Mittal Steel bids for Arcelor
Mittal Steel launched a hostile 18.6-billion-euro takeover bid for European group Arcelor.india Updated: Jan 28, 2006 18:57 IST
Mittal Steel on Friday sought to consolidate its dominant position as the world's biggest steel producer by launching a hostile 18.6-billion-euro (22.7-billion-dollar) takeover bid for European group Arcelor.
The steel sector, long in the doldrums amid restructuring, is currently benefiting from a price boom driven by global economic growth and by expansion in India and China.
Mittal Steel, of Indian origins and now the leading steel group by production volume, said its cash-and-shares bid for Arcelor, the second biggest global steel producer, was based on an offer of 28.21 euros per share.
Mittal boss Lakshmi Mittal said he would like to hold "friendly discussions" with Arcelor but the Luxembourg-based steelmaker quickly replied that it saw the takeover bid as hostile.
The Arcelor board is to meet Sunday in Luxembourg to discuss the move by Mittal, which stunned the Grand Duchy where Arcelor is the largest employer and the state a stake-holder.
"The government is going to wait for the board of directors to take a position on Sunday afternoon before setting out its position," Luxembourg Economy Minister Jeannot Krecke told a news conference.
"We have a strategy and several options remain open," he said without elaborating.
The minister said he had stressed that Arcelor was a "strategic interest" for Luxembourg during "positive" telephone conversations Friday with Lakshmi Mittal, who is to meet Tuesday morning in Luxembourg with Prime Minister Jean-Claude Juncker.
Analysts said Mittal's approach, which also affects Dofasco of Canada and ThyssenKrupp of Germany, could spark a bidding war for Arcelor and put other steel groups under the takeover spotlight.
One analyst said the bid faced a number of hurdles, including scrutiny by competition authorities.
Arcelor's shares shot up 28.44 percent to close at 28.54 euros in Paris while in Amsterdam Mittal ended on a gain of 6.15 percent at 27.63 euros.
Mittal Steel, which is also listed on the New York stock exchange, said the terms represented a 27-percent premium over Arcelor's closing share price on Thursday.
Mittal has steel-making facilities in 14 countries and employs 175,000 people around the world.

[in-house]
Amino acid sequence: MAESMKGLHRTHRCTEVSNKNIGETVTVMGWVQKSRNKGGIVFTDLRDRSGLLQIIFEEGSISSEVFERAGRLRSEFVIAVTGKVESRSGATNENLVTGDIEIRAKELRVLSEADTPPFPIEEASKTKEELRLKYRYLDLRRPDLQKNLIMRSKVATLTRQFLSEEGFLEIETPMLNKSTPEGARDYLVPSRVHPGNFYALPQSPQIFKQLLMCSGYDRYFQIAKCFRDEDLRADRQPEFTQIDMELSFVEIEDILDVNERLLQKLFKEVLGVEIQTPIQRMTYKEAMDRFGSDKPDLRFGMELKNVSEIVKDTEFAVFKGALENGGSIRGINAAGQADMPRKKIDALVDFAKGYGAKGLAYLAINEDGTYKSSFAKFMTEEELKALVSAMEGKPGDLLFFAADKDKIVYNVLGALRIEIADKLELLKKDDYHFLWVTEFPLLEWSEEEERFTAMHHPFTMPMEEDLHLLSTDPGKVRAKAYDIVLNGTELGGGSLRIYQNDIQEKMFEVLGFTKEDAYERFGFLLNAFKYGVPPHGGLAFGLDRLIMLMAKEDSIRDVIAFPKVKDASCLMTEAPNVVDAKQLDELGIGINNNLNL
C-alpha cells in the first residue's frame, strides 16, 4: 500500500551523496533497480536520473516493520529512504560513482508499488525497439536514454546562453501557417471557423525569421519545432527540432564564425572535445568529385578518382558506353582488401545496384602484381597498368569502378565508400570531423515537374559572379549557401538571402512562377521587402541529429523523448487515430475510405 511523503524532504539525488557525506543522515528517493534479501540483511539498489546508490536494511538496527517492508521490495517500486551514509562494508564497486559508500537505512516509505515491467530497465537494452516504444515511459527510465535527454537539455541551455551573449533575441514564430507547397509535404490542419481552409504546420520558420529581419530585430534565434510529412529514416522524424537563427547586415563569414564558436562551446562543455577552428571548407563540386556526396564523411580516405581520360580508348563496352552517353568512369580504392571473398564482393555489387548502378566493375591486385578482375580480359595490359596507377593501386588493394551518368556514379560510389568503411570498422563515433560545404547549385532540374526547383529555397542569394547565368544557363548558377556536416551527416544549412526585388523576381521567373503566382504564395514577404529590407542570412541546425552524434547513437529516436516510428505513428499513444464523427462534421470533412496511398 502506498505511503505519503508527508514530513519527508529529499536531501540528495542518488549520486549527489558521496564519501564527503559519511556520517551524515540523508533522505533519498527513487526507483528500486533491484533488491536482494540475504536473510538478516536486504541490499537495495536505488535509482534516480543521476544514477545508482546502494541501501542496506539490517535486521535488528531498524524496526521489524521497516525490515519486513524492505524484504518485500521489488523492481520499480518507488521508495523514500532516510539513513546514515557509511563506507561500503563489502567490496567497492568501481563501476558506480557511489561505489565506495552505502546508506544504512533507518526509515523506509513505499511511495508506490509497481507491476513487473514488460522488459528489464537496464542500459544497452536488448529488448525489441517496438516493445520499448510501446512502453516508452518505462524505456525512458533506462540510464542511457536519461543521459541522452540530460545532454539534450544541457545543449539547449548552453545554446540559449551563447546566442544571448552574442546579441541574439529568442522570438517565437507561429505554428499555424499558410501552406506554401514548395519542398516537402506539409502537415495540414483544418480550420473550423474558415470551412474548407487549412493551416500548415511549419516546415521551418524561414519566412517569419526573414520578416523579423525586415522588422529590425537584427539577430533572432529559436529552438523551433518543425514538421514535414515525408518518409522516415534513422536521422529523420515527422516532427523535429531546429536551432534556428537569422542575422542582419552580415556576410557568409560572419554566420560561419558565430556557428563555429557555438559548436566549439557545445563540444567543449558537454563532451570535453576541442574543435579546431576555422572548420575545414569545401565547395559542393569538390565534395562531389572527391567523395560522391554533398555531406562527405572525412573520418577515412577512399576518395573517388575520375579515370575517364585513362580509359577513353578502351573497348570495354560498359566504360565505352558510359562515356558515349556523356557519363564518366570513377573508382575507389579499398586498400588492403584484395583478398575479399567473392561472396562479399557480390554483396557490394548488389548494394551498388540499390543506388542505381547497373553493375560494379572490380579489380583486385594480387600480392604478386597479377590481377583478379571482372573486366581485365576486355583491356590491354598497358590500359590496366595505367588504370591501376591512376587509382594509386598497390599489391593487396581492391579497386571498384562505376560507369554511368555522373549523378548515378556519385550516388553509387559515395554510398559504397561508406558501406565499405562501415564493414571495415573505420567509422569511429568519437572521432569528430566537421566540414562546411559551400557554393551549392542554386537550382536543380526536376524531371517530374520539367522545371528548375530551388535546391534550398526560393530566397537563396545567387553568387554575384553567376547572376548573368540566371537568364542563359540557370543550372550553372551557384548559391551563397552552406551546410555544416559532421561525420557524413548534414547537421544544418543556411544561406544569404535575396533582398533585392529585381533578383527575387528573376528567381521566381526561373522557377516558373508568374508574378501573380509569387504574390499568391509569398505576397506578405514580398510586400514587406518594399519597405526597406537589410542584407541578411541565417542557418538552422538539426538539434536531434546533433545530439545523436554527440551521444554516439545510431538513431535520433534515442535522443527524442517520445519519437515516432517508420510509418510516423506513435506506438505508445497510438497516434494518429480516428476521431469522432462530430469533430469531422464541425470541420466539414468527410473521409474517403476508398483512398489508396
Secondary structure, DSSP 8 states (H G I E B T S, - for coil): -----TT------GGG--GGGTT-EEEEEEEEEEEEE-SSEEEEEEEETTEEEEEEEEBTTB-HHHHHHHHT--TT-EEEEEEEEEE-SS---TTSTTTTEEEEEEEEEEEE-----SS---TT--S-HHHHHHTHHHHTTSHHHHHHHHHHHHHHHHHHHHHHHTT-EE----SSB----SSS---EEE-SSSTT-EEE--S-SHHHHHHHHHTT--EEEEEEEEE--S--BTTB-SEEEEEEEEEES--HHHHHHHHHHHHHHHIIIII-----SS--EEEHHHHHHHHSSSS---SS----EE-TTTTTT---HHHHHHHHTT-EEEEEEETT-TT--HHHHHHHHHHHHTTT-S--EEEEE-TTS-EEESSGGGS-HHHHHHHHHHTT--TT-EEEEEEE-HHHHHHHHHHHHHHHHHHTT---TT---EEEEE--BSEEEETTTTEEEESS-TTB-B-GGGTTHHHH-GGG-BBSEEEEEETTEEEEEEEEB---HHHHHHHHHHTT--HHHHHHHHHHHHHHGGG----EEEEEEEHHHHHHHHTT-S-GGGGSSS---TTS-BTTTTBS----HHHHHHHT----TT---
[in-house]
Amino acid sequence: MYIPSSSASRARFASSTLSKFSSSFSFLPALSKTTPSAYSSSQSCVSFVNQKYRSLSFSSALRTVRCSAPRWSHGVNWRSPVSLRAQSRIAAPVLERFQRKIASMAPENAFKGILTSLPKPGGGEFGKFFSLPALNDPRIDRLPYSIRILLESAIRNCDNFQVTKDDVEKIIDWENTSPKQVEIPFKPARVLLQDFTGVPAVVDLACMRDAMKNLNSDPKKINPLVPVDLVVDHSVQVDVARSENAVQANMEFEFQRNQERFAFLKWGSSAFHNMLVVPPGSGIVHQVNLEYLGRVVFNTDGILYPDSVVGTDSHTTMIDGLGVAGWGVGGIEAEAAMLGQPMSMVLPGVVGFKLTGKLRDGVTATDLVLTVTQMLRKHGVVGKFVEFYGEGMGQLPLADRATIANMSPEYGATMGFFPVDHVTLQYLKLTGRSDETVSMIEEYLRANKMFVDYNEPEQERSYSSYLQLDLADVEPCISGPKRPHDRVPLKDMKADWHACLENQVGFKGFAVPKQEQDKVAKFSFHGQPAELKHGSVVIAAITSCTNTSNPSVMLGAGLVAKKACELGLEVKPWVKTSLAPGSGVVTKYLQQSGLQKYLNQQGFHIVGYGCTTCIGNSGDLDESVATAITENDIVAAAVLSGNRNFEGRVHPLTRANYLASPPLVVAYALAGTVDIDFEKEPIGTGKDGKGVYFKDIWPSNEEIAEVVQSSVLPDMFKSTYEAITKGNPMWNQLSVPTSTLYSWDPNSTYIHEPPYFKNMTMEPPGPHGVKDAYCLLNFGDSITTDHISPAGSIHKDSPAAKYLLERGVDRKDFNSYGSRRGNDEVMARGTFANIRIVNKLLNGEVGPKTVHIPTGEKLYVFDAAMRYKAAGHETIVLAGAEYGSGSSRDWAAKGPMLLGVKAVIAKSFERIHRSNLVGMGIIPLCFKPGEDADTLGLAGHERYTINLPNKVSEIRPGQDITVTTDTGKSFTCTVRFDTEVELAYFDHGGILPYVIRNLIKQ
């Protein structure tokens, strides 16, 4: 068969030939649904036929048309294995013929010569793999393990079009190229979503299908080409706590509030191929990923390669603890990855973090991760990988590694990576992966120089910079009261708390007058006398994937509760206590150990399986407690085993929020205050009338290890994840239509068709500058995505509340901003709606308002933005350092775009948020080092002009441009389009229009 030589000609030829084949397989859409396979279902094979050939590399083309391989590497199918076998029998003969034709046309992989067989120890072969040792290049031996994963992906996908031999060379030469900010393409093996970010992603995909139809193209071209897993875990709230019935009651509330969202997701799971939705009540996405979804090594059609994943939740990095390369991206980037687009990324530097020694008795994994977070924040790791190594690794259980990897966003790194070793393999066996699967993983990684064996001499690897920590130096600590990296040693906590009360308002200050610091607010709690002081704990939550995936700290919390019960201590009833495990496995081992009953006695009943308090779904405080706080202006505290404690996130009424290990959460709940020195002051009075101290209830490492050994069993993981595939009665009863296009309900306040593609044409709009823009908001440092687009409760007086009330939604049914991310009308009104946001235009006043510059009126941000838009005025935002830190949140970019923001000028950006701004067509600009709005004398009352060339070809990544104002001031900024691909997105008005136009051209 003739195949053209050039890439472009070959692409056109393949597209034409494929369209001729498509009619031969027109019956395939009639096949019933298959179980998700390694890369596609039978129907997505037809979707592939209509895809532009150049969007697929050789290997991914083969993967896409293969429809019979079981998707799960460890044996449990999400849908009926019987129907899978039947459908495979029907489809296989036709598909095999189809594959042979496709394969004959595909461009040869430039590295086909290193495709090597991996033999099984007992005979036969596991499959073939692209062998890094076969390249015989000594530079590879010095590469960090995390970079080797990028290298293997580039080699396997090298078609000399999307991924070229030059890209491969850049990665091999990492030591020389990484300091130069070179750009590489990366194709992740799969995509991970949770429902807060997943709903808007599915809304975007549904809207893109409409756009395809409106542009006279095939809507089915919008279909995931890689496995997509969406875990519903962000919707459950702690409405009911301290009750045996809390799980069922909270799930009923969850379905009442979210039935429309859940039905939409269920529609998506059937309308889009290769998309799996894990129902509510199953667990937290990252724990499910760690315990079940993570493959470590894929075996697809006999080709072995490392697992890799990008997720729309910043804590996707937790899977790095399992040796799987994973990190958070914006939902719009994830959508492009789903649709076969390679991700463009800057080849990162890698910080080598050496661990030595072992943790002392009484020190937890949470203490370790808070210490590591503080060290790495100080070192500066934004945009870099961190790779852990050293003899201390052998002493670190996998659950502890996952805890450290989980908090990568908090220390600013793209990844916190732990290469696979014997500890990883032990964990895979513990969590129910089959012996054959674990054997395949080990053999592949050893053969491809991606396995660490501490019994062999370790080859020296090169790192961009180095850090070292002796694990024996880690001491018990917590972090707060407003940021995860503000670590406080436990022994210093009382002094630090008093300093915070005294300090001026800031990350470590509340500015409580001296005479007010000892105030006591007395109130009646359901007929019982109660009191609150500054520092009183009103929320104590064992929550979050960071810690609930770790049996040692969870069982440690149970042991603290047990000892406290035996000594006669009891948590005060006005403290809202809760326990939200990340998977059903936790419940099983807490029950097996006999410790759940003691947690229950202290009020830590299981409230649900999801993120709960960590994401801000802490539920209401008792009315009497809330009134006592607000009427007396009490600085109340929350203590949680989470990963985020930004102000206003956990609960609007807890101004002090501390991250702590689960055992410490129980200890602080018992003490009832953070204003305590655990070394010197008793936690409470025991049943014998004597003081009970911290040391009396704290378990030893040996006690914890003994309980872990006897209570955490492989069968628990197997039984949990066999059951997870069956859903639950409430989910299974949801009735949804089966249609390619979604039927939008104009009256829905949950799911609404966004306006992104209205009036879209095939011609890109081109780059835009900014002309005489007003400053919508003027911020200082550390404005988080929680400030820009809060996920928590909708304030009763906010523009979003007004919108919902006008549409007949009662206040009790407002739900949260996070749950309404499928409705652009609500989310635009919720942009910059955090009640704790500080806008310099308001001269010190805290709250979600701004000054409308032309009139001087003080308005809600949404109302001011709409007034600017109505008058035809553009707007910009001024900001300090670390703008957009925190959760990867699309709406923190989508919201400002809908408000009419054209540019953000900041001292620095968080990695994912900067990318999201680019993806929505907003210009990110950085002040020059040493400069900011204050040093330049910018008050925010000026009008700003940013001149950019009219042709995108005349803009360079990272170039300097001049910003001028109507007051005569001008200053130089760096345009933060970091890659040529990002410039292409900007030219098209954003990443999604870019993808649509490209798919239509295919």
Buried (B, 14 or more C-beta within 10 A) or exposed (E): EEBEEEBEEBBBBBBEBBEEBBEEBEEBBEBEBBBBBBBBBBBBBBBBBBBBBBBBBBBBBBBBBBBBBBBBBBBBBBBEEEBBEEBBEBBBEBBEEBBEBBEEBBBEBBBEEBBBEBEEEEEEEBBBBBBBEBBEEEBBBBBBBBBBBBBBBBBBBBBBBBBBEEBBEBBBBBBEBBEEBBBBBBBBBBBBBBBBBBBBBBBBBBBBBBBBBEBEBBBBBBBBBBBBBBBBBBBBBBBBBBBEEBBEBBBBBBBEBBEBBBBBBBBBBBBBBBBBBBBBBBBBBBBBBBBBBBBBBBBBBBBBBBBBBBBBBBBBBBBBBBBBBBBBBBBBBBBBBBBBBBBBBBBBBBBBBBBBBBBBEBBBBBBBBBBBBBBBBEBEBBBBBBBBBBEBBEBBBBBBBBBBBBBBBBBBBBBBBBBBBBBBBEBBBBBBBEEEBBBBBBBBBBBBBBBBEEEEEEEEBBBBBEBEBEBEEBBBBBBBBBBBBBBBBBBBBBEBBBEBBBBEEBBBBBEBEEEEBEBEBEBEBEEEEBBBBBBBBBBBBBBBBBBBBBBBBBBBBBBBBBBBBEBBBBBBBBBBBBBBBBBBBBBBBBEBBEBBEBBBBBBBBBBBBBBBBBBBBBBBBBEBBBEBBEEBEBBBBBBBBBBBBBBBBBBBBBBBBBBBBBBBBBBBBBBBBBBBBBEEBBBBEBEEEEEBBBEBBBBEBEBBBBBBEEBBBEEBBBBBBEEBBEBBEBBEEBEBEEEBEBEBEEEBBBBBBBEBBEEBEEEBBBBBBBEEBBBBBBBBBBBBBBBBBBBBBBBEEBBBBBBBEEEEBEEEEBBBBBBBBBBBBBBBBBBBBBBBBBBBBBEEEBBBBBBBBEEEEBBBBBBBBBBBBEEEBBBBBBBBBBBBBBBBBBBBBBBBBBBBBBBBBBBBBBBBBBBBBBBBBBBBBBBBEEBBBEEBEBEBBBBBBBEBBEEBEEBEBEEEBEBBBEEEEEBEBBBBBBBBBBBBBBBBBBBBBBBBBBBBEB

It said the combined group would form a business producing about 115.0 million metric tonnes of steel per year, accounting for 10.0 percent of the global steel market, and would have total sales of more than 69 billion dollars (56.7 billion euros).
Its global workforce would come to 320,000 people.
The company's website said Mittal had shipments of 42.1 million tons of steel and had revenues of over 22 billion dollars in 2004.
A stock market analyst with Barclays Stockbrokers in London, Hilary Cook, cautioned there was no guarantee that the Mittal bid would succeed.
"This is an unsolicited bid from Mittal and there is probably some bargaining still to go with the chance of others entering the fray," she said.
"Other people in the industry will be looking at this. They are not going to let Mittal have Arcelor on the cheap. But whatever happens with Arcelor, this will not be the end of consolidation."
Competition authorities were highly likely to investigate the offer, she added.
European Union Competition Commissioner Neelie Kroes said that the bid would be thoroughly studied for a potential dominant market position by the bloc's authorities.
"It's interesting, and it will certainly get a lot of attention" from the competition commission, Kroes told reporters on the sidelines of the World Economic Forum in Davos, Switzerland.
Arcelor groups steel interests in Luxembourg, France and Spain. The state of Luxembourg owns 5.6 percent of the company, and 85.7 percent is in the hands of diversified shareholders.
While it is not French-only enterprise, French Economy and Finance Minister Thierry Breton nonetheless said his government was "concerned" and was following developments "with the greatest attention" because of its "implications for European and French industry and for employment."
Mittal Steel, which has risen from modest beginnings in India 30 years ago, said it had also agreed to sell leading Canadian steel-maker Dofasco, in the process of being acquired by Arcelor, to German producer ThyssenKrupp if it succeeded in acquiring Arcelor.
It said it would sell Dofasco to ThyssenKrupp at a price of 68.0 Canadian dollars per share. Arcelor has agreed to make a friendly bid for Dofasco at 71.0 Canadian dollars per share, valuing it at 3.95 billion euros (4.84 billion US dollars).
The announcement by Mittal Steel came only three days after Arcelor had agreed to buy Dofasco and four days after ThyssenKrupp had withdrawn its attempts to acquire the Canadian company.